Cesar Millan often says, “A breed is like a suit of clothes, it doesn’t tell you anything about the dog inside.” In Leader of the Pack, Cesar works to rehabilitate dogs and train people, which is the best way to help others understand that it isn’t any particular breed that causes problems, but the way a dog is trained. There is a “good” dog inside of almost every dog. This is certainly true of the most misunderstood breed, the pit bull.
Pit bulls receive horrible press and the internet is full of misconceptions and untruths about this normally sweet and gorgeous breed of dog. They are also a breed with which Cesar has a personal connection. One of the most beloved members of Cesar’s pack, Daddy was a pit bull that originally belonged to rapper Redman. When the pit bull was four months old, Redman didn’t feel he could care for him properly in his environment. He sought a trainer and, through a referral, found Cesar. Daddy became a member of Cesar’s family and helped Cesar educate people on the true nature of his breed. It turned out that the public has a lot to learn about pit bulls!
When Pit Bulls Were America’s Darling
There was a time when reports of pit bull attacks were nonexistent. The sight of a pit bull walking down the street didn’t evoke terror, but rather reminded people of beloved dogs they had seen in the movies and in the media. An American favorite, the pit bull was featured in army recruitment posters during World War I and there were several famous pit bulls that served in the American military. They were a dog that was seen as a protector, a friend and an athlete, the sort of dog Americans aspired to have by their side. In fact, sports teams in the 1930s used the image of the pit bull to depict an admirable competitor and sportsman. To be called a “pit bull” was a compliment!
Pit bulls were also seen as a child’s best friend. On the silver screen the pit bull was a constant companion to the adorable kids in the Our Gang comedies, as well as with Buster Brown. The breed was also the corporate mascot for the Buster Brown shoe company. And who doesn’t think fondly of the pit bull terrier depicted sitting next to a gramophone in the famous RCA Victor image. For a good portion of American history the breed was beloved. Then in the 1980’s the way the public felt about pit bulls changed.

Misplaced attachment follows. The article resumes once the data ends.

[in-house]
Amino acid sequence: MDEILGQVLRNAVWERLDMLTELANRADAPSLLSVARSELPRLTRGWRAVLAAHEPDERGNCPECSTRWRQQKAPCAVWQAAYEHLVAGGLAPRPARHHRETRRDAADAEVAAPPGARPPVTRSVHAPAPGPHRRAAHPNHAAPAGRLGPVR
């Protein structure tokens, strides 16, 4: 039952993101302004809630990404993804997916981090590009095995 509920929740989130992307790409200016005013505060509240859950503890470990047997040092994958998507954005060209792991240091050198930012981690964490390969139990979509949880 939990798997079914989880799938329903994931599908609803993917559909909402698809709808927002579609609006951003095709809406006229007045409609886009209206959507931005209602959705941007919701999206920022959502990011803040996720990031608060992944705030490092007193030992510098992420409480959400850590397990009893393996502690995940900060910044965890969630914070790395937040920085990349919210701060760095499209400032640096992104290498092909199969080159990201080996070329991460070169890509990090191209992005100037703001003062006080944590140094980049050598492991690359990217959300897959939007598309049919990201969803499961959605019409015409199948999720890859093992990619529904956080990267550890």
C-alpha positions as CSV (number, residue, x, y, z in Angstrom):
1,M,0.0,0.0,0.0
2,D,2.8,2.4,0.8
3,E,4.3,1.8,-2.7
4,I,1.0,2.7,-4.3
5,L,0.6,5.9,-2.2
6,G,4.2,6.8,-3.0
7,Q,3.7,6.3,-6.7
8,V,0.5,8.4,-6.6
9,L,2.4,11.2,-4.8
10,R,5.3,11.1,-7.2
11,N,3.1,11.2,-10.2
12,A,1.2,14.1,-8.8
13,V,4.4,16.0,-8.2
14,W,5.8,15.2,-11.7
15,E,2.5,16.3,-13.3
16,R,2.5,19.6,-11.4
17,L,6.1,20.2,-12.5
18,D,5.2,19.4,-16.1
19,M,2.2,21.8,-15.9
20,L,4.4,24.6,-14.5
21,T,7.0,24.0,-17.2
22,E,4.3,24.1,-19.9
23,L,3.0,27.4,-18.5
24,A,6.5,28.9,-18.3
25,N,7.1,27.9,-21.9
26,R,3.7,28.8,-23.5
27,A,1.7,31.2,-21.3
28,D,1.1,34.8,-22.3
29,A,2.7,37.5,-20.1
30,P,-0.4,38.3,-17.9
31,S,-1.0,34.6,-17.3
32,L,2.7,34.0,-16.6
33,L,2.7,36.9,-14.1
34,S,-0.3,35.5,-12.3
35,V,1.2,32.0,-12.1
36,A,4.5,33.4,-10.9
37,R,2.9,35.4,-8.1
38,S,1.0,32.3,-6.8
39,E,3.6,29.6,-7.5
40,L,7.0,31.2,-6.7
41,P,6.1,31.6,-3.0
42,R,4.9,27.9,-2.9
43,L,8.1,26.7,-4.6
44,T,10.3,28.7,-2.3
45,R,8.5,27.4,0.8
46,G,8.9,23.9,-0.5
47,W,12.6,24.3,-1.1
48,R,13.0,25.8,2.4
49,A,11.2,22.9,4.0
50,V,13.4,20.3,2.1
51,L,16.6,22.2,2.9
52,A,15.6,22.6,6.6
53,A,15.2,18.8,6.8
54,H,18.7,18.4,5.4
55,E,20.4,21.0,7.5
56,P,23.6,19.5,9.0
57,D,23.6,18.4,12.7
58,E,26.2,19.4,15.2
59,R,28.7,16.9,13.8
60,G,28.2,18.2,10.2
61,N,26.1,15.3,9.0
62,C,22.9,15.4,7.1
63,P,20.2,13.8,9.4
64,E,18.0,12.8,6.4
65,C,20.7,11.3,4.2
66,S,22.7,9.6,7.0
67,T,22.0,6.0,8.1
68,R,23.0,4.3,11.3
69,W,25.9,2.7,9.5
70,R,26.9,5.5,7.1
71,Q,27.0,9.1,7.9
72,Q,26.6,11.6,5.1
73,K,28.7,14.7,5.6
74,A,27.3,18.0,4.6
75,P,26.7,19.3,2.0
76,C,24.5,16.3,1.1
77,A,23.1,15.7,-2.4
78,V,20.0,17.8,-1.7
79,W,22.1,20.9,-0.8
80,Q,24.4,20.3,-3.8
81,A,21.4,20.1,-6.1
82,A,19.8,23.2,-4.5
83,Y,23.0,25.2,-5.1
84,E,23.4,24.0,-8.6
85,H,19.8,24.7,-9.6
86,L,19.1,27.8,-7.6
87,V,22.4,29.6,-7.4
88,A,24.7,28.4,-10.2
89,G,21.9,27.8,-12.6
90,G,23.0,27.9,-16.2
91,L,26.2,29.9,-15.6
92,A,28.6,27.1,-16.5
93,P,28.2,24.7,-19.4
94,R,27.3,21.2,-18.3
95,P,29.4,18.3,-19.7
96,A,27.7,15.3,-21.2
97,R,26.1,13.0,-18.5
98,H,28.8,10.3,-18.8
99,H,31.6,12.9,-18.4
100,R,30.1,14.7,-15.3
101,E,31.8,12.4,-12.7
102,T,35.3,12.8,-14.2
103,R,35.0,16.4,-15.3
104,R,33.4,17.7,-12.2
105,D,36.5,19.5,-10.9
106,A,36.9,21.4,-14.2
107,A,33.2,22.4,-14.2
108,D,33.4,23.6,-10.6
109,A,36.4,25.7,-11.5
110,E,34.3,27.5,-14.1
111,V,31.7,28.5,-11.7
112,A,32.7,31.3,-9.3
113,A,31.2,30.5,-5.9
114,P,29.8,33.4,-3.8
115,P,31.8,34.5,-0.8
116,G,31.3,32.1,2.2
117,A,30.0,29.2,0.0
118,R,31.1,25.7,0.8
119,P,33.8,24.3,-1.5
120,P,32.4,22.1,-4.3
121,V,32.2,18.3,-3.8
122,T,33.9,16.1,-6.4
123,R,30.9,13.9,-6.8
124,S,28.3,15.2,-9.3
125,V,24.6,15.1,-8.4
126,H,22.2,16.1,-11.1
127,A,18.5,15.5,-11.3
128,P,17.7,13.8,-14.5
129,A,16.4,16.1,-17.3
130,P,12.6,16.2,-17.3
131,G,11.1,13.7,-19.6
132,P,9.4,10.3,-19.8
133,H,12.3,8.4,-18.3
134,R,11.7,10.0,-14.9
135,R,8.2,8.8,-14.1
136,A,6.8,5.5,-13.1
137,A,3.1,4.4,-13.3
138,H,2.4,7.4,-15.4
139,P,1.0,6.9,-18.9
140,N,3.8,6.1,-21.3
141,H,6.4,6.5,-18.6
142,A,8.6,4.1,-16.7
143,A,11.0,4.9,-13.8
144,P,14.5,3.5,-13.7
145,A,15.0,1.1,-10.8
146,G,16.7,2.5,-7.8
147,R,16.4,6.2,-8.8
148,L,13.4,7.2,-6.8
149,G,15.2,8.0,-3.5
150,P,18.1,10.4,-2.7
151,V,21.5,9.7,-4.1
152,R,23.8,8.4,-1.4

Demonizing the Dog
The big shift in American sentiment toward pit bulls began in earnest in the 1980s. By 1986 over thirty communities had instituted or were considering breed specific legislation that targeted banning pit bulls. It wasn’t the breed itself that had communities in an uproar, but the way humans were choosing to train and work with these dogs. Dog fighting, although illegal, had made a comeback and pit bulls were the fighter of choice. Drug dealers, gang members and other criminals seeking protection began training pit bulls as guard dogs. In 1987 when a pit bull guarding a marijuana crop mauled and killed a two-year-old boy in California, Americans were outraged. Rather than focusing on the real problem, which was any breed of dog trained to be aggressive toward people, the knee-jerk reaction was to strike out at the breeds chosen to be trained to attack. In Tijeras, New Mexico, just outside of Albuquerque, the toughest pit bull ban of the time was instituted, allowing animal control officers to seize and destroy them on sight without compensation to the owner. From darling to demon, how times change!
Today, public perception of pit bulls is starting to shift back, but there is still a great deal of work to do to help people understand the true nature of these dogs. You can help by educating yourself with the truth about the breed and sharing it with others. There is no breed of dog that is inherently bad.
Cesar continues to try to help educate people and tonight on Leader of the Pack he tells the story of Turbo, a misunderstood mutt that never had a chance at freedom. He was chained up for his whole life, and now in the shelter he is aggressive when others pass his cage. Can Cesar rehabilitate him and find a family that is up to the task of learning how encourage Turbo to be a well-adjusted family pet? Tune into Leader of the Pack tonight, Tuesday March 19 at 8pm et/pt and find out!